For Immediate Release: August 28, 2023
Brittany Miller, Friends of the Earth U.S., [email protected], (202) 222-0746
Uli Arta Siagian, WAHLI, [email protected] (+628 2182 61 9212)
Maaike Baan, Milieudefensie, Friends of the Earth Netherlands, [email protected], +31651079960
The company is the tenth and latest consumer brand to cut business ties with Astra Agro Lestari, Indonesia’s second largest palm oil producer
JAKARTA / WASHINGTON - Last week, Kellogg informed Friends of the Earth U.S. that they suspended business with Astra Agro Lestari (AAL)’s subsidiaries in Central and West Sulawesi, Indonesia. Kellogg is now the tenth consumer brand – joining Hershey’s, Danone, FrieslandCampina and others – to suspend palm oil sourcing from AAL in some capacity due to land grabbing, human rights abuses and environmental destruction.
Despite continued suspensions from consumer brands and international condemnation, AAL has failed to conduct environmental restoration and remediate harm done to Indigenous and local communities in Sulawesi impacted by its palm oil operations.
“We echo the calls of communities impacted by AAL’s destructive operations for AAL to return land taken without consent,” said Uli Arta Siagian, Campaigner Manager, Forest and Plantation at WALHI National. “Companies that violate human rights, operate outside of Indonesian law, and pollute our precious environment must right their wrongs.”
Kellogg’s announcement to cut ties with AAL follows a March 2022 report by WALHI (Friends of the Earth Indonesia) and Friends of the Earth US documenting the company’s extensive environmental and human rights abuses. These violations were confirmed by an independent investigation conducted last year by EcoNusantara. Despite mounting evidence of AAL’s violations, the company announced another investigation into abuses by its subsidiaries PT Agro Nusa Abadi, PT Lestari Tana Teladan, and PT Mamuang. Friends of the Earth groups rejected the investigation’s flawed terms of reference and published an analysis criticizing AAL for not taking concrete steps toward redressing grievances and remedying harm, while failing to seek inputs from impacted communities and civil society groups.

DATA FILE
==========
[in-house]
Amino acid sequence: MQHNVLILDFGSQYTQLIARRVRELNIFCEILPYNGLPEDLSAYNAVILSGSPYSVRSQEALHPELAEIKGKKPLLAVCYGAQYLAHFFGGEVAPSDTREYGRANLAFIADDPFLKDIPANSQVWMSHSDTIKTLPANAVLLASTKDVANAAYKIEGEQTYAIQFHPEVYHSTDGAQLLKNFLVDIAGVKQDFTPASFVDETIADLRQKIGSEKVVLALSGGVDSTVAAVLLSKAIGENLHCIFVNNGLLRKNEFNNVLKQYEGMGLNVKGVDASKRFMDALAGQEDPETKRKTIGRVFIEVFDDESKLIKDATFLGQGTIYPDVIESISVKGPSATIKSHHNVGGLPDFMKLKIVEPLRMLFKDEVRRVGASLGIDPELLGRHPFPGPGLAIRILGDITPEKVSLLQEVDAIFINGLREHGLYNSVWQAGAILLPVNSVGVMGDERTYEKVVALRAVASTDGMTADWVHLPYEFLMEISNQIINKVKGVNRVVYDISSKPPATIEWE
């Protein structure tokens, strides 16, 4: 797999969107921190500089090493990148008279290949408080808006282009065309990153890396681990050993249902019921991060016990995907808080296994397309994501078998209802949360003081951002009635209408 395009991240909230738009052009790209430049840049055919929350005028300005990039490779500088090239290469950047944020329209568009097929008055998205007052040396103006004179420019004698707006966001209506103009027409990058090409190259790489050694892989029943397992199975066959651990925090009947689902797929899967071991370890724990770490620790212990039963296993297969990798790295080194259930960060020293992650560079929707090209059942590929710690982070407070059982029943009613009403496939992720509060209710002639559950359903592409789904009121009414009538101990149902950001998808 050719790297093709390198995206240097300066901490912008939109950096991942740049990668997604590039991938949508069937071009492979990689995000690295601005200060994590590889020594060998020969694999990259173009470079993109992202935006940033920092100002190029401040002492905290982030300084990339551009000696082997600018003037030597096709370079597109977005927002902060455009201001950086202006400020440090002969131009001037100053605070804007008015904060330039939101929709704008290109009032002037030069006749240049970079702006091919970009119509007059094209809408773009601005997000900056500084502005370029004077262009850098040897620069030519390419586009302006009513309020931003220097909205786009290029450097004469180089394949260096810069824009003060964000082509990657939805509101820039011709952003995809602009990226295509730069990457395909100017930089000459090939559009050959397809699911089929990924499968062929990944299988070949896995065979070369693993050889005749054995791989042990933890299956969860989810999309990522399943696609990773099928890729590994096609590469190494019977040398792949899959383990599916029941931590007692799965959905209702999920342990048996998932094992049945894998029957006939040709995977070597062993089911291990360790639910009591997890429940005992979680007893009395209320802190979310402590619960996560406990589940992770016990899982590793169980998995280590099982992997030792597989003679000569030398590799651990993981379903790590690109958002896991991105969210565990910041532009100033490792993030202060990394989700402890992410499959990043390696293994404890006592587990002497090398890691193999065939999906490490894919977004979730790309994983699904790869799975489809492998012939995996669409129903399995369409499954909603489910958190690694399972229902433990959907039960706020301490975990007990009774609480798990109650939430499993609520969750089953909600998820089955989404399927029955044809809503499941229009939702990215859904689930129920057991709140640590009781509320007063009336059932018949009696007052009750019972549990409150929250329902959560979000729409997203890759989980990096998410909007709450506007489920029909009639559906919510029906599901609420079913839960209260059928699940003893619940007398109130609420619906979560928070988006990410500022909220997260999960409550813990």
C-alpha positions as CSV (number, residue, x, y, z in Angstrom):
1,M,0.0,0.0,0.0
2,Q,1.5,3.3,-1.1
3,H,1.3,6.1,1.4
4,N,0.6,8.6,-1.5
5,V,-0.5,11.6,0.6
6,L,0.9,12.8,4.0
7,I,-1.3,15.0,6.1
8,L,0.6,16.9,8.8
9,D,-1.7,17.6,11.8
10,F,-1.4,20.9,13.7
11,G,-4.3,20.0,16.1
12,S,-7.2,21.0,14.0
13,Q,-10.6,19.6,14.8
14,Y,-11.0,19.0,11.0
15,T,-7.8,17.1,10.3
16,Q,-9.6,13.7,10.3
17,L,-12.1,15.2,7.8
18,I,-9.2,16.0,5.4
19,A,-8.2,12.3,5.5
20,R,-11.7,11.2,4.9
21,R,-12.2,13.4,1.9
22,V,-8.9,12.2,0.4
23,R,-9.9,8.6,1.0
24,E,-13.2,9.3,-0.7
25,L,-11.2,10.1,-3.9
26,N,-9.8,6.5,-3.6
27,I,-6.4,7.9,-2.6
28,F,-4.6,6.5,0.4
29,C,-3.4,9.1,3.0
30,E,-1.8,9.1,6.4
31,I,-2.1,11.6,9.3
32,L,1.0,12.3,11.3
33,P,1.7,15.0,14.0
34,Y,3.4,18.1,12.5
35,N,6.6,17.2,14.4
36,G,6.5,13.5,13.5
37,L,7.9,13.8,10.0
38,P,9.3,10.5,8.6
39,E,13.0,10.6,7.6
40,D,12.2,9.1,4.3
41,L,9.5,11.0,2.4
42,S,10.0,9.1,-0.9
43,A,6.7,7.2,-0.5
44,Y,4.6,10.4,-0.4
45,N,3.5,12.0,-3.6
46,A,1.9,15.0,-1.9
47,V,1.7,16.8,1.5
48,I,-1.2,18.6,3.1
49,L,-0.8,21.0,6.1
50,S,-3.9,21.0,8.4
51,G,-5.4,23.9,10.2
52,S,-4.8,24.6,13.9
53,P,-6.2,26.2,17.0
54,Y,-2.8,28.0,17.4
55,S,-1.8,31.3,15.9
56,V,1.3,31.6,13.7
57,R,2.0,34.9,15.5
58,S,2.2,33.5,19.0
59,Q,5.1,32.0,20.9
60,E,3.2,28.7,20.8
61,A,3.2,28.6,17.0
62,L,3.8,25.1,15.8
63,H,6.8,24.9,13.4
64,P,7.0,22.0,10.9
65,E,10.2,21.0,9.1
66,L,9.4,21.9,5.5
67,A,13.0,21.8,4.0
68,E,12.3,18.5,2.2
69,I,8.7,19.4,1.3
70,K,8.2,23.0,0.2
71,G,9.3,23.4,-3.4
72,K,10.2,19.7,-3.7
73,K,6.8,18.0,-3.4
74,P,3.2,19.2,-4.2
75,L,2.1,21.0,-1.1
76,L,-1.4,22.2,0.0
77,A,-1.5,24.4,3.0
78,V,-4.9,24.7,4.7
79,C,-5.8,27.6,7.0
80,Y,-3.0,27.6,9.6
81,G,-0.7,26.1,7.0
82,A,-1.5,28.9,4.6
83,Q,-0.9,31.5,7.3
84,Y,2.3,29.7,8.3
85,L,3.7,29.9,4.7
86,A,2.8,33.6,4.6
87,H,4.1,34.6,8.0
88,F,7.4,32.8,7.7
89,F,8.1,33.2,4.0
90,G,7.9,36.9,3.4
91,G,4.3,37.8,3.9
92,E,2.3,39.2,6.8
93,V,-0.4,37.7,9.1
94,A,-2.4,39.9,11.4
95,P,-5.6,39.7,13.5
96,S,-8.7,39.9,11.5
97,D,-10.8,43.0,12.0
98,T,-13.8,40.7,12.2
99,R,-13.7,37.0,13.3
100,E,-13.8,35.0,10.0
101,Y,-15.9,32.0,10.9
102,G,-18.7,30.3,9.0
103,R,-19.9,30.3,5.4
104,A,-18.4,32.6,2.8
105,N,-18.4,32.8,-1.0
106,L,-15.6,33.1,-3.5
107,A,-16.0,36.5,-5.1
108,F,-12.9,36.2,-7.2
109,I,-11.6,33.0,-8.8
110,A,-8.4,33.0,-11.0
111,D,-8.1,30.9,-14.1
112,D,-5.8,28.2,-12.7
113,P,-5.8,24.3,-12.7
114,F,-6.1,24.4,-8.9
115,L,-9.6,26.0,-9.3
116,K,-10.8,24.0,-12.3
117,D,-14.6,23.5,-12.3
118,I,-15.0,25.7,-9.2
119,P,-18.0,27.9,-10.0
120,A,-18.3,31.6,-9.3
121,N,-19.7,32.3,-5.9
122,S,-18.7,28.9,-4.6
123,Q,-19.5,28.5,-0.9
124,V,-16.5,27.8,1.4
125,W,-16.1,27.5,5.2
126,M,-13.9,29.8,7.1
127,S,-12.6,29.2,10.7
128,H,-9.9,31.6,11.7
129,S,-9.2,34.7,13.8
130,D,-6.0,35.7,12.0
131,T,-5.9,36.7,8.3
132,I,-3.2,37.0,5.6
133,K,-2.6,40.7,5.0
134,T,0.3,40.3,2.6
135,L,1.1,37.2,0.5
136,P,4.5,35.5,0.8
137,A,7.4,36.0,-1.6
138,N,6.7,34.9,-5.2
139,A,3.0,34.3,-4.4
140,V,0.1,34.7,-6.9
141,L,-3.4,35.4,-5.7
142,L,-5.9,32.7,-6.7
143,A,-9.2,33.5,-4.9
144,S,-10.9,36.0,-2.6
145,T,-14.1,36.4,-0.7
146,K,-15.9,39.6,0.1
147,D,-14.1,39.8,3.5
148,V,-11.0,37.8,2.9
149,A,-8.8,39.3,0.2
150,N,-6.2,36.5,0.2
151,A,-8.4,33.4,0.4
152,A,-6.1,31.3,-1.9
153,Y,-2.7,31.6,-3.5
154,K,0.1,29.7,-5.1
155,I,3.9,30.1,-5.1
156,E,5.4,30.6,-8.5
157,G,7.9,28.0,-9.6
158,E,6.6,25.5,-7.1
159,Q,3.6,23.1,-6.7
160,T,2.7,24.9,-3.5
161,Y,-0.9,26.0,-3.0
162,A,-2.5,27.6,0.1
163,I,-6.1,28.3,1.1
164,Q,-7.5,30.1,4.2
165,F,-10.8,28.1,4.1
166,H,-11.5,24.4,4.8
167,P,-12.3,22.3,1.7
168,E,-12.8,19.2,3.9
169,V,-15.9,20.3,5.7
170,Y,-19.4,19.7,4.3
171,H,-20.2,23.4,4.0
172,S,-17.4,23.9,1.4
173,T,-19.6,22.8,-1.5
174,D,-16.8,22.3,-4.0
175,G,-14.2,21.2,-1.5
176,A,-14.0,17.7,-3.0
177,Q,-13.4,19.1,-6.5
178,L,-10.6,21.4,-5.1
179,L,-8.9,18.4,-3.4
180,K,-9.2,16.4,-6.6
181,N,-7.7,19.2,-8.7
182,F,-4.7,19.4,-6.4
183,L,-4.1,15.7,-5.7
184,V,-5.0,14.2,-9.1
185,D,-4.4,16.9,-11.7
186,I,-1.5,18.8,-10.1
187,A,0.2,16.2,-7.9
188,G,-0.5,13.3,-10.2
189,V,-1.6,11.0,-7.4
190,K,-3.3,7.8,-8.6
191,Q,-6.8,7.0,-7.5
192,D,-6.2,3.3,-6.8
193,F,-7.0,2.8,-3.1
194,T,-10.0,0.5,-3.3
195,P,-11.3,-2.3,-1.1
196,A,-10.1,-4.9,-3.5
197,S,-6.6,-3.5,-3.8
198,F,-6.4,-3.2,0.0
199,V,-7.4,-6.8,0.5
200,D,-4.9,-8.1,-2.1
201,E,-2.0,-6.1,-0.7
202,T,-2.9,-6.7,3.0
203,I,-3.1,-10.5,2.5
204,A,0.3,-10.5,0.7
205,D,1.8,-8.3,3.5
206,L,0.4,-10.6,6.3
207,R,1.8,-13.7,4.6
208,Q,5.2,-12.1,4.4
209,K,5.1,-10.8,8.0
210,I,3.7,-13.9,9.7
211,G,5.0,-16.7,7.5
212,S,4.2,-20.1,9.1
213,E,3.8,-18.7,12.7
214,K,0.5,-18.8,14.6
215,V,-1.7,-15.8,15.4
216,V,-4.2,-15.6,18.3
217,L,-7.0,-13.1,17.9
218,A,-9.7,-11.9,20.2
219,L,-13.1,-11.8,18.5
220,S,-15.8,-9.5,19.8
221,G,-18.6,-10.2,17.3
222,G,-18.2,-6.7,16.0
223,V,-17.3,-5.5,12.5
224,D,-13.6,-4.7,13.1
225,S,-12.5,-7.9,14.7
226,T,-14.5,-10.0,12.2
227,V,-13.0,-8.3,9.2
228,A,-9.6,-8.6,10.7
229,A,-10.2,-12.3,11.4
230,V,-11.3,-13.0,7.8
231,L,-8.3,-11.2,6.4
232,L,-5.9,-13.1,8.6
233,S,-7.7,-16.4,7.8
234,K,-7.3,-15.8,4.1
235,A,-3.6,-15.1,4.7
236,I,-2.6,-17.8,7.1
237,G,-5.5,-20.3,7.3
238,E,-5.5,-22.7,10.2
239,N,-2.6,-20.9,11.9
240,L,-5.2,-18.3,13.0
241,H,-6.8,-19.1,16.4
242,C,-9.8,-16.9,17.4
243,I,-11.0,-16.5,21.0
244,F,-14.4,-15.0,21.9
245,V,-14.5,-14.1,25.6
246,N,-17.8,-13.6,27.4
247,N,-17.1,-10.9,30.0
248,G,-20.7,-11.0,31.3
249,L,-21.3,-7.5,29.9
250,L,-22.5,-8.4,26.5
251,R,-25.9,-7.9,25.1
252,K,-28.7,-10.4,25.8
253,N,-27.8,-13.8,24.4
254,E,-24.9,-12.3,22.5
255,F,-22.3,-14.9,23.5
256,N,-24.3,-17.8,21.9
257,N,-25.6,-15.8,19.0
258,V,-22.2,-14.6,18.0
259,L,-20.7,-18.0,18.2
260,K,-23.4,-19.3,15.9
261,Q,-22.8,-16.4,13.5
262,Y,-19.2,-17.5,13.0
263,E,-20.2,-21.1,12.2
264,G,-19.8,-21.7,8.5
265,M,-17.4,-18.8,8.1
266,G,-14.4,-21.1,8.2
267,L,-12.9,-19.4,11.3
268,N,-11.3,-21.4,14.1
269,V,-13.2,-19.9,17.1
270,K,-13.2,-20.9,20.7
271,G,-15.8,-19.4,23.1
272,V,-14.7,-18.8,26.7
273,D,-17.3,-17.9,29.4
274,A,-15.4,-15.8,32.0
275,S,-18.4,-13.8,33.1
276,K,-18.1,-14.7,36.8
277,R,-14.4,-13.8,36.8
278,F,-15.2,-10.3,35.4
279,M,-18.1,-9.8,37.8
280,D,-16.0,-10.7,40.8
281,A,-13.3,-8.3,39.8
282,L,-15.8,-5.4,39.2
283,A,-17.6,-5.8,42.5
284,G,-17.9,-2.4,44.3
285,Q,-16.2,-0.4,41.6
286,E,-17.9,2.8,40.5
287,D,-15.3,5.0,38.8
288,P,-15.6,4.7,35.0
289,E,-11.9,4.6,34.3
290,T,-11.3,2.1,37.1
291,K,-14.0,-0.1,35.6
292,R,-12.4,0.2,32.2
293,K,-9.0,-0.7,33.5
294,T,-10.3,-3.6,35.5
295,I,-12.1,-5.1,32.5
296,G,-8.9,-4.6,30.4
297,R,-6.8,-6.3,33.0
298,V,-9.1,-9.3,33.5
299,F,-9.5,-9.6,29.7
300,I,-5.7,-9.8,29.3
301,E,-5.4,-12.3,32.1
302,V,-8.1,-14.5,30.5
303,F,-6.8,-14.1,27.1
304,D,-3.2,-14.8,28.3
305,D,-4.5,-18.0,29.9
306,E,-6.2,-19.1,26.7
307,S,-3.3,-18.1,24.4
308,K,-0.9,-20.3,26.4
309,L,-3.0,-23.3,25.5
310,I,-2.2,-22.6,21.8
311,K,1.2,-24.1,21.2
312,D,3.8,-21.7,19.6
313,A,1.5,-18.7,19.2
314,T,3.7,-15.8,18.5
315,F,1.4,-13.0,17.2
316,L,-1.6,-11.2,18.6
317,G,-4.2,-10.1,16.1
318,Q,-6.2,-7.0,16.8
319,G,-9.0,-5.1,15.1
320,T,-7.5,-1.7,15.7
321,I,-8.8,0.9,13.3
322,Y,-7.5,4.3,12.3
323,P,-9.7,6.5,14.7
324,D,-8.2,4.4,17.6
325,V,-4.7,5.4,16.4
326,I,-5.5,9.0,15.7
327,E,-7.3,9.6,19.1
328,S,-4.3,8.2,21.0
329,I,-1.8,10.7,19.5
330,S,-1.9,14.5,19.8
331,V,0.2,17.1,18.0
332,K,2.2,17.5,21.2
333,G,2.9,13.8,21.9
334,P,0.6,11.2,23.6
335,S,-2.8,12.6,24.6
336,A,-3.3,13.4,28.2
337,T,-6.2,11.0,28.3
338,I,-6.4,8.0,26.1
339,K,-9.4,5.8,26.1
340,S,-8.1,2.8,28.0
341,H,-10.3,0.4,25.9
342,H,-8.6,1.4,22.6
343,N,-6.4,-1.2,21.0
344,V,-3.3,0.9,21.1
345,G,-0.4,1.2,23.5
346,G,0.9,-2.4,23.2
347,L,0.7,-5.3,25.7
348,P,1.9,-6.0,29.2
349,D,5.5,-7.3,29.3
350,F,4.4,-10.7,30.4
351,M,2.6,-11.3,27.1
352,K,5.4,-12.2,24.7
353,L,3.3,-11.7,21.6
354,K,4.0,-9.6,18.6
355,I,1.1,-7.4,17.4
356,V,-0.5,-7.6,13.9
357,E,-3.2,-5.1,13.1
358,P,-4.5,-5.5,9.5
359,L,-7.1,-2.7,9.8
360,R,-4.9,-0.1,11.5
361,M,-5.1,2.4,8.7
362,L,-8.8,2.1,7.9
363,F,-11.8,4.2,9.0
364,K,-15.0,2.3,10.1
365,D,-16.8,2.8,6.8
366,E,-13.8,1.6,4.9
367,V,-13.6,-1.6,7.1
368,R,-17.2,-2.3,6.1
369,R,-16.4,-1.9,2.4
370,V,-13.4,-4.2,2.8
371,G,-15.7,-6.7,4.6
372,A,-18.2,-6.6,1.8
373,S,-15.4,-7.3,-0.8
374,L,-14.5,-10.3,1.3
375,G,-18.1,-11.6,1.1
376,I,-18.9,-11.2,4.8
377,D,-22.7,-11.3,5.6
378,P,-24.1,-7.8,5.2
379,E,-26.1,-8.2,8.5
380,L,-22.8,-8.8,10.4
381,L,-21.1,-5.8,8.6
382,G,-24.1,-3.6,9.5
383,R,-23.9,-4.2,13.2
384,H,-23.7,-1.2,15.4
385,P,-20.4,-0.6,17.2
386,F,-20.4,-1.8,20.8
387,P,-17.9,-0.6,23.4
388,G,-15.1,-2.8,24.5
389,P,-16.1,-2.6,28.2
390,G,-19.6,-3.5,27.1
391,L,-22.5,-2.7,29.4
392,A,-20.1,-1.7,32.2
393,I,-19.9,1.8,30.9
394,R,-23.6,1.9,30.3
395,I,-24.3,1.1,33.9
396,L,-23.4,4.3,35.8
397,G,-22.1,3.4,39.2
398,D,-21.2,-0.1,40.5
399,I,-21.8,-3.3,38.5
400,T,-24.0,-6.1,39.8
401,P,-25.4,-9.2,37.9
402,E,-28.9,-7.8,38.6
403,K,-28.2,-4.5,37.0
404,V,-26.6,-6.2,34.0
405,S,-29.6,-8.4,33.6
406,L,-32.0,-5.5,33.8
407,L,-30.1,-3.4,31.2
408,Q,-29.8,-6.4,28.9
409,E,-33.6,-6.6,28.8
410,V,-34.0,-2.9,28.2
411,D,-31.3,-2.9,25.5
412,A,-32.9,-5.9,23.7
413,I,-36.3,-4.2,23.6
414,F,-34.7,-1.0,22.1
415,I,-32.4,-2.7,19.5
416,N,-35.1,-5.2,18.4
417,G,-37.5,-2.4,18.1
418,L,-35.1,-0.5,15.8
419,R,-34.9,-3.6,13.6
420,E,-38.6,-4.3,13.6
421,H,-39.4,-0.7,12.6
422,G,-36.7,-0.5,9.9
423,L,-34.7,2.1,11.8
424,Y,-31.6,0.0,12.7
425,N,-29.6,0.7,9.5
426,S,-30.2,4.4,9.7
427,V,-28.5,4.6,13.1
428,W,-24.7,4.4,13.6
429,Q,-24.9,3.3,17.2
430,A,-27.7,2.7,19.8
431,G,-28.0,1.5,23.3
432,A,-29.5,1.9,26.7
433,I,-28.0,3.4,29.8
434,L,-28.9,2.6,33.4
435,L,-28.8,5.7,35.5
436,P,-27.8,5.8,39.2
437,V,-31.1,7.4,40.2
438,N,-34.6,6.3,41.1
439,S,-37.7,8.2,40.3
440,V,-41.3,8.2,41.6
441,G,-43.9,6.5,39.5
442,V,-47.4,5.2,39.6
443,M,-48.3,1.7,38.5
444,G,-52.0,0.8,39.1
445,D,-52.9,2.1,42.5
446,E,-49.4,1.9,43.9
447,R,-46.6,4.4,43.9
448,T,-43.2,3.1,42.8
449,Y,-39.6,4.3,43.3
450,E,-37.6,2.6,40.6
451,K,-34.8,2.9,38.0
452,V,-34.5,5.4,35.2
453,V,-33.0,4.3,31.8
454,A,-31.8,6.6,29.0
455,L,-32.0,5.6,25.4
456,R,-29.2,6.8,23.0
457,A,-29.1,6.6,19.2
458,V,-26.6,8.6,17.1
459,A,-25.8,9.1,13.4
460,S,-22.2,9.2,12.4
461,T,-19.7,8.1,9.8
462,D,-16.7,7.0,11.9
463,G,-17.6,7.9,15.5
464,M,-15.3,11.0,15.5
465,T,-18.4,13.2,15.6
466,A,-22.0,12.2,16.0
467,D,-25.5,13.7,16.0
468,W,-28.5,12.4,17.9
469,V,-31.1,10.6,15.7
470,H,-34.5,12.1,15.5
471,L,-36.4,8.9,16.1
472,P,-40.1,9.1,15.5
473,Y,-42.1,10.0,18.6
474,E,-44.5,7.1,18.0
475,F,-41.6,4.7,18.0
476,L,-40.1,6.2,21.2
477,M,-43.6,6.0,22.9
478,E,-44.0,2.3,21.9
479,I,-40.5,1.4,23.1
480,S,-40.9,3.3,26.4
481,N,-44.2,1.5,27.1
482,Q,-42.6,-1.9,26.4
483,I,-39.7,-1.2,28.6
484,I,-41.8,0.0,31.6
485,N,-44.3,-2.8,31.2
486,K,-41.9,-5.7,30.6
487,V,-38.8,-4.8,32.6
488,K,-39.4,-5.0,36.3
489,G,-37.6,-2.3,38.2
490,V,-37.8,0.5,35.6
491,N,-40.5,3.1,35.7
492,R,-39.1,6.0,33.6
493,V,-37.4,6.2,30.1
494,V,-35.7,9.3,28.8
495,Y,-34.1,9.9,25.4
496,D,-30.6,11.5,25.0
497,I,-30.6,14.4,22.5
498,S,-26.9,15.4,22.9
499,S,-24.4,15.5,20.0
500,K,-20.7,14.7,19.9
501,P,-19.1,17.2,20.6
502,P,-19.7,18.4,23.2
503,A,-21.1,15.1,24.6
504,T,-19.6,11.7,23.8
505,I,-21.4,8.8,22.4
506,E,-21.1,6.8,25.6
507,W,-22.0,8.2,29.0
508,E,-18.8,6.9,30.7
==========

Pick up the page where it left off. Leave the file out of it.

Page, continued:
“The onus of proof is on AAL,” said Gaurav Madan, Senior Forests and Lands Campaigner at Friends of the Earth US. “The company should show evidence that it received communities’ free prior informed consent to operate on their lands and impact their livelihoods. AAL’s subsidiaries should present each one of the permits required to operate by Indonesian law. Why aren’t consumer brands asking to see this documentation? It’s their responsibility to conduct this type of independent due diligence, especially when violations have been brought to their attention.”
“Consumer goods companies continue to claim their business models are ‘sustainable’ while continuing to source from conflict palm oil companies like AAL,” said Danielle van Oijen, Forest Programme Coordinator at Milieudefensie. “Instead of greenwashing, these multi-billion dollar companies should use their public platforms to ensure AAL remedies the harm it has done to impacted communities and the environment.”
In addition to consumer brands’ suspensions, BlackRock – the world’s largest asset manager – voted against the election of AAL’s board of directors in April at the company’s annual shareholder meeting over the ongoing violations. BlackRock also voted against directors at AAL’s parent company Astra International in 2022. Earlier this year, Dutch pension fund PFZW sold off its investments in AAL.
Importantly, companies selling products on the European market will have to eliminate deforestation and human rights abuses from their supply chains by the end of next year to comply with new European regulation on deforestation. AAL’s violations, including land grabbing, environmental destruction, and permitting irregularities, pose risks to consumer brands’ ability to comply with the new regulation. For AAL, these risks may translate into further loss of business and greater reputational damage.